State v. Porfirio Jiminez III, N.J.(2007)
Docket No. A-75-2006
Held : In Atkins v. Virginia, 536 U.S. 304 (2002), the U.S. Supreme Court held that the Eighth Amendment prohibits the execution of a mentally retarded defendant. However, the Atkins court left it to the states to adopt procedures for determining whether a defendant is mentally retarded. Thus, in State v. Jimenez, 188 N.J. 390 (2006), which is also known as Jimenez II, the New Jersey Supreme Court set forth the procedure to be used in New Jersey when determining whether a capital defendant is mentally retarded and thus is not eligible for the death penalty. The Jimenez II court held that the defendant has the burden of proving that he or she is mentally retarded by a preponderance of the evidence after the guilt phase but before the penalty phase. However, the Jimenez II court did not state whether there had to be a unanimous jury finding or whether only one juror had to find that the defendant is mentally retarded. Thus, Jimenez moved for clarification of the Supreme Court's opinion. The Supreme Court granted Jimenez's motion for clarification. The court concluded that a finding of mental retardation "is like a dispositive mitigating factor." Thus, the court determined that, if a single juror finds that the defendant has met his or her burden of proving mental retardation by a preponderance of the evidence, the defendant is not eligible to receive the death penalty.
State v. Jeffrey Drury, N.J. (2007)
Docket No. A-110-2005
Held: In this appeal, the Supreme Court held that carjacking is not a predicate offense elevating a second degree sexual assault to a first degree aggravated sexual assault. Because N.J.S.A. 2C:14-2a(3) does not include carjacking as an enumerated predicate offense, the plain language of the statute does not support a conclusion that committing a sexual assault during a carjacking is a first degree crime. The Court rejected the State’s argument that carjacking is simply a form of robbery, which is a listed predicate, finding the similarities between the two offenses insufficient for such a conclusion. The Court further observed that legislative history also supported its ruling. Finally, the Court remanded the matter for resentencing on defendant’s kidnapping and terroristic threats convictions pursuant to State v. Natale, 184 N.J. 458 (2005).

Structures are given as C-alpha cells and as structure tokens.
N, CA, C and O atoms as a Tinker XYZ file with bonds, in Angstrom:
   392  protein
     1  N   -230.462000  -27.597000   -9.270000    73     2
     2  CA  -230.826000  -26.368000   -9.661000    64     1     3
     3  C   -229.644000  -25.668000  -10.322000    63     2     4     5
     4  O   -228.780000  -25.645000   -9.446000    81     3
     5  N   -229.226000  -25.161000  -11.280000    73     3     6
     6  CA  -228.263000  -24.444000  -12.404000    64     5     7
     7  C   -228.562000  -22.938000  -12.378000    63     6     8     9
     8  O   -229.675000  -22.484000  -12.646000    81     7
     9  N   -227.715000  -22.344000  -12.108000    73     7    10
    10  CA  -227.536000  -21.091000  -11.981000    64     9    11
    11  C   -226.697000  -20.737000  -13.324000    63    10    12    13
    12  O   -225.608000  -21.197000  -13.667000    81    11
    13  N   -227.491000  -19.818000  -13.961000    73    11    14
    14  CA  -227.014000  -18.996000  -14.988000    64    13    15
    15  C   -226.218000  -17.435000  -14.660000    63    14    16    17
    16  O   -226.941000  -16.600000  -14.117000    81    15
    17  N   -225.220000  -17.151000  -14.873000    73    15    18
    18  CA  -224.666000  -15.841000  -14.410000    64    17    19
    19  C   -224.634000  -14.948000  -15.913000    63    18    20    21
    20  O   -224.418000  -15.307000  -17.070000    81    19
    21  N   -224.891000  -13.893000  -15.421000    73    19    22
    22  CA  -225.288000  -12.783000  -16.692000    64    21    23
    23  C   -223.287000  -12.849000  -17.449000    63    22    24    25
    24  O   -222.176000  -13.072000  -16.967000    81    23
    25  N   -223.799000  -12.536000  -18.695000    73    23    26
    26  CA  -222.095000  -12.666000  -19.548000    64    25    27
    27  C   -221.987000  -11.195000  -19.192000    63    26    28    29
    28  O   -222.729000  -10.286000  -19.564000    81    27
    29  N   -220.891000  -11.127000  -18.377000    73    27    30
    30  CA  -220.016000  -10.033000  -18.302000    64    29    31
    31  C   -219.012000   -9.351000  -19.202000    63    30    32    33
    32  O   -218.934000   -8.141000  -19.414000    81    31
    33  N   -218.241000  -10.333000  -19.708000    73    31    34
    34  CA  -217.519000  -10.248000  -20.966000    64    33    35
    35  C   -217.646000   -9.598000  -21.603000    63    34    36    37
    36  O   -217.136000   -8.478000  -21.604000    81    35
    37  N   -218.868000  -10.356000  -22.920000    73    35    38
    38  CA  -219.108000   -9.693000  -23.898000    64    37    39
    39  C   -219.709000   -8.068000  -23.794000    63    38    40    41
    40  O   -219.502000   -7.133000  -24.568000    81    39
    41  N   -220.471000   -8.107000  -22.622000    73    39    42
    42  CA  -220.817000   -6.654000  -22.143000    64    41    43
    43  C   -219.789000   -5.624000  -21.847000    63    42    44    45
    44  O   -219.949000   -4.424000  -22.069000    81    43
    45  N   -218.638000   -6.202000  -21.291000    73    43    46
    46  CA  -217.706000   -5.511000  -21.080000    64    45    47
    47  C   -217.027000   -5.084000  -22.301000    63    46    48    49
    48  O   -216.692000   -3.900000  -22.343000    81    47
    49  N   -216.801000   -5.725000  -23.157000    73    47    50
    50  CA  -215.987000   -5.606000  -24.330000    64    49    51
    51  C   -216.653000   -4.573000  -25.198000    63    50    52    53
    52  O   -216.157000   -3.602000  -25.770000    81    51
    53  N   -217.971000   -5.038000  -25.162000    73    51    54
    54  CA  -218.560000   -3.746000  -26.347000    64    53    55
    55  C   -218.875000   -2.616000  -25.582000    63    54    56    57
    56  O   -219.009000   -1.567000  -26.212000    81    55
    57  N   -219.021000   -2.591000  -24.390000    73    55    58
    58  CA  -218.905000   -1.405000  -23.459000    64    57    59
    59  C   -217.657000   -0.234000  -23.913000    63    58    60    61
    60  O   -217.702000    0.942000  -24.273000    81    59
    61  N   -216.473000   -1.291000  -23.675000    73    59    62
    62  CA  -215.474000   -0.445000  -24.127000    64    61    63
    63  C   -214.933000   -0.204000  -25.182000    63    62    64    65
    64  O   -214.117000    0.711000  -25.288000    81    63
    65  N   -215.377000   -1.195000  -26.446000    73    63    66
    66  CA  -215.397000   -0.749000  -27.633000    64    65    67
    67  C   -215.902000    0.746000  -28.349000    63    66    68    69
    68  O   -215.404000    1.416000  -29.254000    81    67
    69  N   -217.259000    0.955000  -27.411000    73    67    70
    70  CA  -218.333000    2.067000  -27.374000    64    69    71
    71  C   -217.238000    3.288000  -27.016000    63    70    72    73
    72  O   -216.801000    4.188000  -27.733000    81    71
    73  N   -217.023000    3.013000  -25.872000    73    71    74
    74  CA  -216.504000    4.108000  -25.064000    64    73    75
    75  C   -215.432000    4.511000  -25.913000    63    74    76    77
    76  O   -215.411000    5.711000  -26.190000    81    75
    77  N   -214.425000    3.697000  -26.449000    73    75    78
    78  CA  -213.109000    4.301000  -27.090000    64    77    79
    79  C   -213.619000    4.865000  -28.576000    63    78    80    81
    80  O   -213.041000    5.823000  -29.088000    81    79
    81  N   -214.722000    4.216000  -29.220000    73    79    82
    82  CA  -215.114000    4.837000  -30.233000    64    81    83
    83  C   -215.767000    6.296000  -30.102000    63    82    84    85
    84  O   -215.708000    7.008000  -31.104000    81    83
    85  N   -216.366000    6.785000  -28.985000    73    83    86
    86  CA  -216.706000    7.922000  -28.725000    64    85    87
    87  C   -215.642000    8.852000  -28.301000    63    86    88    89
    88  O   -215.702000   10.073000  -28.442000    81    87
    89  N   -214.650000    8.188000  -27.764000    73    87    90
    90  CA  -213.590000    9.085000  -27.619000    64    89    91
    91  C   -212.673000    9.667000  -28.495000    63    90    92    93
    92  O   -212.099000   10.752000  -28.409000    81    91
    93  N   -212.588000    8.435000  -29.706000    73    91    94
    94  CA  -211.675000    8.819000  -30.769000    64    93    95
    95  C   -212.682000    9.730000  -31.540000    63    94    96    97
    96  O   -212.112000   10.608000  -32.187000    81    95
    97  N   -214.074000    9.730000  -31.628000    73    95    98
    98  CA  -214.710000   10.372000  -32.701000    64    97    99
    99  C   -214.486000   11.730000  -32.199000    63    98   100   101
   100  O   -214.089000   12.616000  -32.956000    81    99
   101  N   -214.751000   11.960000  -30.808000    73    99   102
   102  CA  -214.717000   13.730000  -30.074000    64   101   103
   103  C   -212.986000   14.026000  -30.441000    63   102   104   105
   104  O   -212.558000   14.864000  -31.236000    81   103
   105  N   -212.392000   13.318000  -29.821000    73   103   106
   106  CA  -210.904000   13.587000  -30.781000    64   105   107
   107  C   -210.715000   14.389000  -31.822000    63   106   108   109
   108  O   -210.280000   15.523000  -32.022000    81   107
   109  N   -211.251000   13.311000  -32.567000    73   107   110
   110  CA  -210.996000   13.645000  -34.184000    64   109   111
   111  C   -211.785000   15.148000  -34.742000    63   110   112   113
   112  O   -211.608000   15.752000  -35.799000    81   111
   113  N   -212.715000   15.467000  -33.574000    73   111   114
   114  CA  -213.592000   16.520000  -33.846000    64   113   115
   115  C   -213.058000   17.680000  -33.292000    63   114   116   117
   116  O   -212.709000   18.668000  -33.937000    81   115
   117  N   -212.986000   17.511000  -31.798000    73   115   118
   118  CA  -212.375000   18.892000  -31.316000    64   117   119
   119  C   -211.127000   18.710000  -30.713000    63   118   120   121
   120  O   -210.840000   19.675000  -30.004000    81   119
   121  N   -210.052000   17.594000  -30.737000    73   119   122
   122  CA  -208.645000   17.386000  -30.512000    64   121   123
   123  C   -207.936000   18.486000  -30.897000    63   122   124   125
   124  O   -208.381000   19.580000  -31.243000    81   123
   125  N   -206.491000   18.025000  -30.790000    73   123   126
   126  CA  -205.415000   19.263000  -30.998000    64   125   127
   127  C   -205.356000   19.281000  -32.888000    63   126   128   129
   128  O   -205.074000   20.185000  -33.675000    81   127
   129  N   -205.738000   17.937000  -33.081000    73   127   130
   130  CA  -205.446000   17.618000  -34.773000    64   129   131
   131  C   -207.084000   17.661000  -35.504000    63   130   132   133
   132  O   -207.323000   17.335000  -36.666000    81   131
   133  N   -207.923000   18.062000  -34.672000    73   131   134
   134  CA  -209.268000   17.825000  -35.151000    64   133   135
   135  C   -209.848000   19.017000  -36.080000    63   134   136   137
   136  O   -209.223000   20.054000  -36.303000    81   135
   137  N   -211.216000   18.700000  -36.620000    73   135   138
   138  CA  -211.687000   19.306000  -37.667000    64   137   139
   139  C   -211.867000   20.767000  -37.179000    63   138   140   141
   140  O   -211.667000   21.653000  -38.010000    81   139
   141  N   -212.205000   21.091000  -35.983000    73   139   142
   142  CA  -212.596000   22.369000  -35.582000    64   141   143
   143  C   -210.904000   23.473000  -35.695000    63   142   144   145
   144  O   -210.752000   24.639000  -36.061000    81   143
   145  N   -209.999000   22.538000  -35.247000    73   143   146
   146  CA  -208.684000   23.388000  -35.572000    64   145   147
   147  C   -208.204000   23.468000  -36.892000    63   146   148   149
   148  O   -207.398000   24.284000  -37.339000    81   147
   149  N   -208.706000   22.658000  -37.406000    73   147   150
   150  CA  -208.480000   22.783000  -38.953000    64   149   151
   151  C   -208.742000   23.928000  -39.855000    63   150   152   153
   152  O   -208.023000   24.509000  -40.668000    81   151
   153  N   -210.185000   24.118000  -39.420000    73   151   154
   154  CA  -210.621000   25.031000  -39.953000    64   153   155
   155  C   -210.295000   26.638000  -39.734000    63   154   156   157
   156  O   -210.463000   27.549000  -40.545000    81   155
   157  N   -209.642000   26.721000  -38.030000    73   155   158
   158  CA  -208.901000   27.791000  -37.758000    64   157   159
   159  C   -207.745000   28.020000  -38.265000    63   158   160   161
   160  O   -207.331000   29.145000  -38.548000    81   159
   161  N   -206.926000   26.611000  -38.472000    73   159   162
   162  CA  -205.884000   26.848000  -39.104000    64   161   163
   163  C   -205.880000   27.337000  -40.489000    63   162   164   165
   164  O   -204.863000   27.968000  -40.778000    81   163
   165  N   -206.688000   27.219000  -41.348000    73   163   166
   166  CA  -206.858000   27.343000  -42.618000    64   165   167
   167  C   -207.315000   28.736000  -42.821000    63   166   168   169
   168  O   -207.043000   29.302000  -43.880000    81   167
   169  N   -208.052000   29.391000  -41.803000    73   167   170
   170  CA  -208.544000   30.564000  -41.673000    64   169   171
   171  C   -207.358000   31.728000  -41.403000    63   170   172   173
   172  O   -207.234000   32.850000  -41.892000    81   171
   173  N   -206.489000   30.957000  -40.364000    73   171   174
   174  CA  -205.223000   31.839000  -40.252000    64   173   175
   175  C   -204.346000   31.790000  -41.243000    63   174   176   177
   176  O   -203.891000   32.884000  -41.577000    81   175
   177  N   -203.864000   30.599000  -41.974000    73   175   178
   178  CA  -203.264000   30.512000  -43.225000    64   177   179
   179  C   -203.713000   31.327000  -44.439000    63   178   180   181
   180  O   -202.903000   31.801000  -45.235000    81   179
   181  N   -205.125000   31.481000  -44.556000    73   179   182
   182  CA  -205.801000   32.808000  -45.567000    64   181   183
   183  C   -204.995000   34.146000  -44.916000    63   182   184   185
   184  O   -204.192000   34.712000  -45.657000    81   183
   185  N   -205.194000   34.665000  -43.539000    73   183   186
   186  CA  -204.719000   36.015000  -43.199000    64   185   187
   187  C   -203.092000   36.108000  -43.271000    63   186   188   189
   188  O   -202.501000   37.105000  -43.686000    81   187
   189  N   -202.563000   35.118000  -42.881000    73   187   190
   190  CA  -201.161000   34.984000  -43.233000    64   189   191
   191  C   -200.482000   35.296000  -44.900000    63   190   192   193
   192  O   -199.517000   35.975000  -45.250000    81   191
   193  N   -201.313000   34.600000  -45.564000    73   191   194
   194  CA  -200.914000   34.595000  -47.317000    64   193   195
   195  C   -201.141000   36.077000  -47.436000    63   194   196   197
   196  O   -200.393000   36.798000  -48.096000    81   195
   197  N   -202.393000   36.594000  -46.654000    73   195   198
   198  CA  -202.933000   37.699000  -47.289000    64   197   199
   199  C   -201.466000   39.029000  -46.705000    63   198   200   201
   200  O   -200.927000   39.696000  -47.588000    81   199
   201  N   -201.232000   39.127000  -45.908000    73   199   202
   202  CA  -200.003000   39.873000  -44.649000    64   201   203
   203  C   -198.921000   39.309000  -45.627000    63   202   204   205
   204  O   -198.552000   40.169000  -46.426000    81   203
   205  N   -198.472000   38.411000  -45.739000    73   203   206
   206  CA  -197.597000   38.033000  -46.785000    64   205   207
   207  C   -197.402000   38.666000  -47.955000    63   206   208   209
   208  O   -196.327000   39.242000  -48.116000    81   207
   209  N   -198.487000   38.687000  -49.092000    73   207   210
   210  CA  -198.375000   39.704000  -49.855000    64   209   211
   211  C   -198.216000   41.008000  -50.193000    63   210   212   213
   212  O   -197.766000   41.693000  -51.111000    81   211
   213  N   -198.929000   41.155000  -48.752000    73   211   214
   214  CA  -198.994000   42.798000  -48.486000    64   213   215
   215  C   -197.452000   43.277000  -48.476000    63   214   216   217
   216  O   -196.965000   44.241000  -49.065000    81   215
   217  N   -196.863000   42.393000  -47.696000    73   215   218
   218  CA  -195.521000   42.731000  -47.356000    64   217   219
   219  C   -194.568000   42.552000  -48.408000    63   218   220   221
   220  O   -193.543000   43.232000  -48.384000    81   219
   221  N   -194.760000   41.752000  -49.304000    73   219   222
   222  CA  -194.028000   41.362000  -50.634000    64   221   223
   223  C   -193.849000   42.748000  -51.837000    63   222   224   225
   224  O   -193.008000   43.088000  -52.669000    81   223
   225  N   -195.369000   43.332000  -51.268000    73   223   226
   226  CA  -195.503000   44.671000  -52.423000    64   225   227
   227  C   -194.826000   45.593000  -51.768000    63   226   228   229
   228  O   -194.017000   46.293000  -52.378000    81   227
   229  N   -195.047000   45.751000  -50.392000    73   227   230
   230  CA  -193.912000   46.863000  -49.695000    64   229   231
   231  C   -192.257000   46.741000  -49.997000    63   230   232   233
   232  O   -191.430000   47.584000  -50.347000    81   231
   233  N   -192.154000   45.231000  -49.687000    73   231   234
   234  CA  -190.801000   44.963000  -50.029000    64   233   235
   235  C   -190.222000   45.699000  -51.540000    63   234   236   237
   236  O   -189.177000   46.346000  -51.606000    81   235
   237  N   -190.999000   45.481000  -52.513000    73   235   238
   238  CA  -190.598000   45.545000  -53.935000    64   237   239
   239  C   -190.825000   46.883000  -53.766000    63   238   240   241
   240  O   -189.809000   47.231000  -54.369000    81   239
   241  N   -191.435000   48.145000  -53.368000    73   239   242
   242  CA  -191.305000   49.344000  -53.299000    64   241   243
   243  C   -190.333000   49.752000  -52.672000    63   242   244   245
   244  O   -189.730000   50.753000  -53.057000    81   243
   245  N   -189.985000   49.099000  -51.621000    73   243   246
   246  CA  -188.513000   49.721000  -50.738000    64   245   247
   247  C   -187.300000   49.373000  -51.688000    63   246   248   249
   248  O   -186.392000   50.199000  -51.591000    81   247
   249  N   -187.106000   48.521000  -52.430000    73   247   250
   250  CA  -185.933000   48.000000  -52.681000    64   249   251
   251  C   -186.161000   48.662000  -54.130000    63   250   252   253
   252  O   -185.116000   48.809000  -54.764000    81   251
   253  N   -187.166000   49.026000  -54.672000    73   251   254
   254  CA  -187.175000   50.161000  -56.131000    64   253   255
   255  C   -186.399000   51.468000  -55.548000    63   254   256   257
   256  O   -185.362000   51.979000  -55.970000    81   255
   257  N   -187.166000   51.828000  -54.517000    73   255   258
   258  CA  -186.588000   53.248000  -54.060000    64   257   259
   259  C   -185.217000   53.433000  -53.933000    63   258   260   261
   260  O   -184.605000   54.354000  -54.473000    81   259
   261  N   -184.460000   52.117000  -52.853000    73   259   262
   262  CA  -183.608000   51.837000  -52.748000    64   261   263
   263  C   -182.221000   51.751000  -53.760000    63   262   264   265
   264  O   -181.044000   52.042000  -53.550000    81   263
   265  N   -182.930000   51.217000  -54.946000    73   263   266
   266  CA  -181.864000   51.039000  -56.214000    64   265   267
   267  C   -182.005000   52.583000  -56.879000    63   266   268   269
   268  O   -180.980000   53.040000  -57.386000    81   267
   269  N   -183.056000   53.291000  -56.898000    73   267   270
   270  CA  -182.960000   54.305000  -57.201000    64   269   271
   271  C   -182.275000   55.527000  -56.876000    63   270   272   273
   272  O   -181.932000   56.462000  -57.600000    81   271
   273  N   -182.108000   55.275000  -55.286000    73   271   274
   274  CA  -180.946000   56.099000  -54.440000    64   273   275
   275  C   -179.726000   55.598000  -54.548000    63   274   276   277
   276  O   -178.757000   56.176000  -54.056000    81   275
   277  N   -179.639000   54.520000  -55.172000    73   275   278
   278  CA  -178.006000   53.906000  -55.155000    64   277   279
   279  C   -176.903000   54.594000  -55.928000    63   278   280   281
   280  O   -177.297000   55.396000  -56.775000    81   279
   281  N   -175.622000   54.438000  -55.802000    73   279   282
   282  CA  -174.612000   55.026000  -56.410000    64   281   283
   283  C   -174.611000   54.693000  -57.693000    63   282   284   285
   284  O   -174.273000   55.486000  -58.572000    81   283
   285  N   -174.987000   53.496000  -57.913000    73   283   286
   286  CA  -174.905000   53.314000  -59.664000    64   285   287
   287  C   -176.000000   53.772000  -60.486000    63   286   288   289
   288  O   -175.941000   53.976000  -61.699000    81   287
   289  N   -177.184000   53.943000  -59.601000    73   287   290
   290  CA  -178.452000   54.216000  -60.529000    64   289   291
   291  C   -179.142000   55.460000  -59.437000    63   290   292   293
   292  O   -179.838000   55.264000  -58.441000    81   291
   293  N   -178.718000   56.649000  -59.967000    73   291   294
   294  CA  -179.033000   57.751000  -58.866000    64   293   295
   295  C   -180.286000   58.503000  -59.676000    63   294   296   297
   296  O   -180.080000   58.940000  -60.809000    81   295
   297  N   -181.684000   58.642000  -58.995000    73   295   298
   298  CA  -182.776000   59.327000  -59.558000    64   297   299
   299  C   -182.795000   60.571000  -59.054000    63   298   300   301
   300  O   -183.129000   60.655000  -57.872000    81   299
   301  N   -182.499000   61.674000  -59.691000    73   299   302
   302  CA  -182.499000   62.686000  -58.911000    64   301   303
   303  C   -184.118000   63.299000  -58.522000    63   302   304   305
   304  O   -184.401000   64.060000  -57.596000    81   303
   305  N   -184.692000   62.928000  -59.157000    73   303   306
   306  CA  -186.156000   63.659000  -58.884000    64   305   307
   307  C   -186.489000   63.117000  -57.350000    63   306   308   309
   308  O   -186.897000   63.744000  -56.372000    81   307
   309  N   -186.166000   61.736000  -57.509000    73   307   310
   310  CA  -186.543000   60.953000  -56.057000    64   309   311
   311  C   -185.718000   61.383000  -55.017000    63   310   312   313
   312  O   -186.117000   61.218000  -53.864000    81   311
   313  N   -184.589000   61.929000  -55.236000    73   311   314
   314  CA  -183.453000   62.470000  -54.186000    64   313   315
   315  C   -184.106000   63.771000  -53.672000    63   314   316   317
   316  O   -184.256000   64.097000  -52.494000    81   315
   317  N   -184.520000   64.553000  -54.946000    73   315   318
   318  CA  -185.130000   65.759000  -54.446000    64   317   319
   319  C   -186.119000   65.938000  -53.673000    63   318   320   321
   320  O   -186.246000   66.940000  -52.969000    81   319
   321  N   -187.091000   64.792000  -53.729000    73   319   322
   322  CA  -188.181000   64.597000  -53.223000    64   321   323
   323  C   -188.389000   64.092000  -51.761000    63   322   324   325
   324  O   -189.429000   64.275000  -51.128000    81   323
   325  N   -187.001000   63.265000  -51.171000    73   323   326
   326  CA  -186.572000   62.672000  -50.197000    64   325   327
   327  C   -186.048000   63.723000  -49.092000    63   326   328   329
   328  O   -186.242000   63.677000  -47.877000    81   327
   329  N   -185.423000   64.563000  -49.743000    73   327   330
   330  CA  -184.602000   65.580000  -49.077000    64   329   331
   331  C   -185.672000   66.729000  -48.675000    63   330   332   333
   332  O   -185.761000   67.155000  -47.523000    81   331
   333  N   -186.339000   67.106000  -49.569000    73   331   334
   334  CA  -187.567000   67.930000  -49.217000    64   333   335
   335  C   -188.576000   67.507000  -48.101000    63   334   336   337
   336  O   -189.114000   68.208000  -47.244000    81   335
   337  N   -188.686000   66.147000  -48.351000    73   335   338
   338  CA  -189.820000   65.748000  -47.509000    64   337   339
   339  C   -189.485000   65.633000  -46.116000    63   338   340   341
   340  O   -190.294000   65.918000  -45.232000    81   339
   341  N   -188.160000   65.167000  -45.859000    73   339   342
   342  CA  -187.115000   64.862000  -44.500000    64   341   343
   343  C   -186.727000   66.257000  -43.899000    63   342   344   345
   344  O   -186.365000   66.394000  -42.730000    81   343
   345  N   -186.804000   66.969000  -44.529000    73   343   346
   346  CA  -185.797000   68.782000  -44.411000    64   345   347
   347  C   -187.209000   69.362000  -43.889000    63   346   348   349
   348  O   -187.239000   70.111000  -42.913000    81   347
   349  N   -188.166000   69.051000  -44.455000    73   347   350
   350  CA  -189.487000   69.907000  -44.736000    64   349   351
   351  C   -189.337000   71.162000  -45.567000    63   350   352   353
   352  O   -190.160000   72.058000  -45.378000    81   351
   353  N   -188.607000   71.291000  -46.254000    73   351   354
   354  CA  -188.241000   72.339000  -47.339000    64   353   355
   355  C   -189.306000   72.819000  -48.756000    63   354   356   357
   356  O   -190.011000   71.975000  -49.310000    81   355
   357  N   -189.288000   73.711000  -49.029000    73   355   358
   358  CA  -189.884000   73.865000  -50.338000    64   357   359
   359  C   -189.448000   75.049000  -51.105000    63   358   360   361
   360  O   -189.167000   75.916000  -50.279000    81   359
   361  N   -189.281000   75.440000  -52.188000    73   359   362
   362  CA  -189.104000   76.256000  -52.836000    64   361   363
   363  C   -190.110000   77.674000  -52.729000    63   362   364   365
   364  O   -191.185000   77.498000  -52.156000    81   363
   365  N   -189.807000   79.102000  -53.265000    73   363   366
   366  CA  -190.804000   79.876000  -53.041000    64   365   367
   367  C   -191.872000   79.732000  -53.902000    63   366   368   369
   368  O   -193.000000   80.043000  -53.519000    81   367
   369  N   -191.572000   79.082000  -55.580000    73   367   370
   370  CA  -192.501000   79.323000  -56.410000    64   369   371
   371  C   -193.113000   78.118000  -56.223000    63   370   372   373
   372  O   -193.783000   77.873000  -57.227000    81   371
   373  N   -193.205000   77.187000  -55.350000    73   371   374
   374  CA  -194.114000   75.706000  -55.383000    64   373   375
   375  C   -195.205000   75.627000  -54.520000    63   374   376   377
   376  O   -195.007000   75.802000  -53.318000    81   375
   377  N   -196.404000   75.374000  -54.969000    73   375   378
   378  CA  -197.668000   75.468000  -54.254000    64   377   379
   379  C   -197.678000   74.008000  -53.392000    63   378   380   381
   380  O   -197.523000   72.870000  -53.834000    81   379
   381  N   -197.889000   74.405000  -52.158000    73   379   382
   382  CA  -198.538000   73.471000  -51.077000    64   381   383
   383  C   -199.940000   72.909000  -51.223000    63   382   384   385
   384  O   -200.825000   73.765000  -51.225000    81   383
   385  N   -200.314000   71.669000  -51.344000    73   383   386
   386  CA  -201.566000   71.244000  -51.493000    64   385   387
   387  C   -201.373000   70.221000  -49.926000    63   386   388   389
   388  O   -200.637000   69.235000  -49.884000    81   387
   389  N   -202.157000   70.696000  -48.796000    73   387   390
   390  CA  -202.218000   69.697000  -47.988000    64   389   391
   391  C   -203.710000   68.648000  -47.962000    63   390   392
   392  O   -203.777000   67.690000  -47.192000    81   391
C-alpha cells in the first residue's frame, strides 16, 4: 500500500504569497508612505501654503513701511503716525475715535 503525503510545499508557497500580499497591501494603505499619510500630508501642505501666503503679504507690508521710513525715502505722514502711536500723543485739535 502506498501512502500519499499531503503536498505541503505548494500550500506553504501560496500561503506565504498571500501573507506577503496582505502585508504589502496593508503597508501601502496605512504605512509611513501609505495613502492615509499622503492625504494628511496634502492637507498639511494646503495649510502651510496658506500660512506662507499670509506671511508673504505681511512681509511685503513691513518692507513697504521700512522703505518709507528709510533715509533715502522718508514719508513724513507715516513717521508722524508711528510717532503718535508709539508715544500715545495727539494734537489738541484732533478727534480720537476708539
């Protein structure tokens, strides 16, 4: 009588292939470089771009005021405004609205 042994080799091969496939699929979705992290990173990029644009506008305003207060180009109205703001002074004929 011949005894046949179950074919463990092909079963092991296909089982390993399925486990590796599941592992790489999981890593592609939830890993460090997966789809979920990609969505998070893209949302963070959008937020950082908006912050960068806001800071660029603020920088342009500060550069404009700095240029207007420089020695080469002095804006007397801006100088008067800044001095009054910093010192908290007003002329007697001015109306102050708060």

State v. Abdul Webster, N.J. (2007)
Docket No. A-37-06
Held: In a unanimous per curiam opinion, the Supreme Court held that commutation and work credits do not reduce a NERA parole ineligibility period. The Court affirmed the Appellate Division for substantially the same reasons set forth in its reported decision (383 N.J. Super. 432 (App. Div. 2006)). The Appellate Division had held that under N.J.S.A. 30:4-123.51a, commutation and work credits could not reduce a mandatory minimum term but could only be awarded after the term’s expiration. The Appellate Division also rejected defendant’s argument that the deprivation of commutation and work credits violated his due process rights under the state and federal constitutions.
State v. Brett Kearns, __ N.J. Super. __(App. Div. 2007)
Docket No. A-5034-04T4
Held: In this appeal, the Appellate Division, on the State’s appeal from defendant’s sentence following a revocation of probation, agreed that the trial judge erred in failing to impose a mandatory NERA parole disqualifier. Defendant pleaded guilty to second degree robbery, and was sentenced to a minimum five year term with an 85% period of parole ineligibility. Defendant succeeded in moving to reduce his sentence to probation, but later pleaded guilty to violating that probation. The trial judge rejected the State’s request to reinstate the original sentence, and imposed a four and a half year sentence with a 50% period of parole ineligibility. Reducing defendant’s sentence under Rule 3:21-10(a) resulted only in a suspension of his original sentence pending successful completion of his probationary term. Once he violated probation and was resentenced, a NERA sentence was required. State v. Vasquez, 129 N.J. 189 (1992), does not allow trial judges to impose a shorter parole bar than that required by NERA, and N.J.S.A. 2C:43-7.2a manifest a clear and unmistakable legislative intent that courts shall fix a minimum term of 85% for enumerated first and second degree crimes. Parole ineligibility under NERA is not waivable, and it does not matter that the term of incarceration is imposed following a revocation of probation on a NERA-mandated crime. Because the NERA parole disqualifier was compulsory, defendant’s sentence was illegal and therefore subject to correction at any time.